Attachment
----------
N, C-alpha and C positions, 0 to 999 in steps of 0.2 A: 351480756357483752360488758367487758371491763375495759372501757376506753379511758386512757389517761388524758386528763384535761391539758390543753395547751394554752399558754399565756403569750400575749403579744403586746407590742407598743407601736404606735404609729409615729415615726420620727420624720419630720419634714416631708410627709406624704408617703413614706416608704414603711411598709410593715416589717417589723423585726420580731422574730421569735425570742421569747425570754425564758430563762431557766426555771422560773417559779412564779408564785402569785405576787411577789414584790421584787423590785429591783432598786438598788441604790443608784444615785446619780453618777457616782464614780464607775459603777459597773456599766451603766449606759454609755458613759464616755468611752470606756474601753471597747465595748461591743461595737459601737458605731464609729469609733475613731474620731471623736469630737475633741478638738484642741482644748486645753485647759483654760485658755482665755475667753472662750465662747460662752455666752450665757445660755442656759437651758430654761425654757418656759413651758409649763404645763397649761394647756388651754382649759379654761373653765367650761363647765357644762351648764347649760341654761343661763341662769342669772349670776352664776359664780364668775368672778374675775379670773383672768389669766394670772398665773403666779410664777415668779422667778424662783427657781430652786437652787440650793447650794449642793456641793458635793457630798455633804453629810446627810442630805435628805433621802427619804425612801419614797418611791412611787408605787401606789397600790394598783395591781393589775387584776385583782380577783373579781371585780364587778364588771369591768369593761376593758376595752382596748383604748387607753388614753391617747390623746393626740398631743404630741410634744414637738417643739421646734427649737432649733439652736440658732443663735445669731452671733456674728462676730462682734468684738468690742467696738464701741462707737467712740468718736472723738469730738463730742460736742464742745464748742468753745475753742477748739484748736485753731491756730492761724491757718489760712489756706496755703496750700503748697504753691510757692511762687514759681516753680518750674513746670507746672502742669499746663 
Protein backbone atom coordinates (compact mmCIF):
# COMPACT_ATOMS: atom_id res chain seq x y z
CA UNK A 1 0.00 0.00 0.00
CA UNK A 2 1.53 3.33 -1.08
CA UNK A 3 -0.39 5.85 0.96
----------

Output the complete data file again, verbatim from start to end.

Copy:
N, C-alpha and C positions, 0 to 999 in steps of 0.2 A: 351480756357483752360488758367487758371491763375495759372501757376506753379511758386512757389517761388524758386528763384535761391539758390543753395547751394554752399558754399565756403569750400575749403579744403586746407590742407598743407601736404606735404609729409615729415615726420620727420624720419630720419634714416631708410627709406624704408617703413614706416608704414603711411598709410593715416589717417589723423585726420580731422574730421569735425570742421569747425570754425564758430563762431557766426555771422560773417559779412564779408564785402569785405576787411577789414584790421584787423590785429591783432598786438598788441604790443608784444615785446619780453618777457616782464614780464607775459603777459597773456599766451603766449606759454609755458613759464616755468611752470606756474601753471597747465595748461591743461595737459601737458605731464609729469609733475613731474620731471623736469630737475633741478638738484642741482644748486645753485647759483654760485658755482665755475667753472662750465662747460662752455666752450665757445660755442656759437651758430654761425654757418656759413651758409649763404645763397649761394647756388651754382649759379654761373653765367650761363647765357644762351648764347649760341654761343661763341662769342669772349670776352664776359664780364668775368672778374675775379670773383672768389669766394670772398665773403666779410664777415668779422667778424662783427657781430652786437652787440650793447650794449642793456641793458635793457630798455633804453629810446627810442630805435628805433621802427619804425612801419614797418611791412611787408605787401606789397600790394598783395591781393589775387584776385583782380577783373579781371585780364587778364588771369591768369593761376593758376595752382596748383604748387607753388614753391617747390623746393626740398631743404630741410634744414637738417643739421646734427649737432649733439652736440658732443663735445669731452671733456674728462676730462682734468684738468690742467696738464701741462707737467712740468718736472723738469730738463730742460736742464742745464748742468753745475753742477748739484748736485753731491756730492761724491757718489760712489756706496755703496750700503748697504753691510757692511762687514759681516753680518750674513746670507746672502742669499746663 
Protein backbone atom coordinates (compact mmCIF):
# COMPACT_ATOMS: atom_id res chain seq x y z
CA UNK A 1 0.00 0.00 0.00
CA UNK A 2 1.53 3.33 -1.08
CA UNK A 3 -0.39 5.85 0.96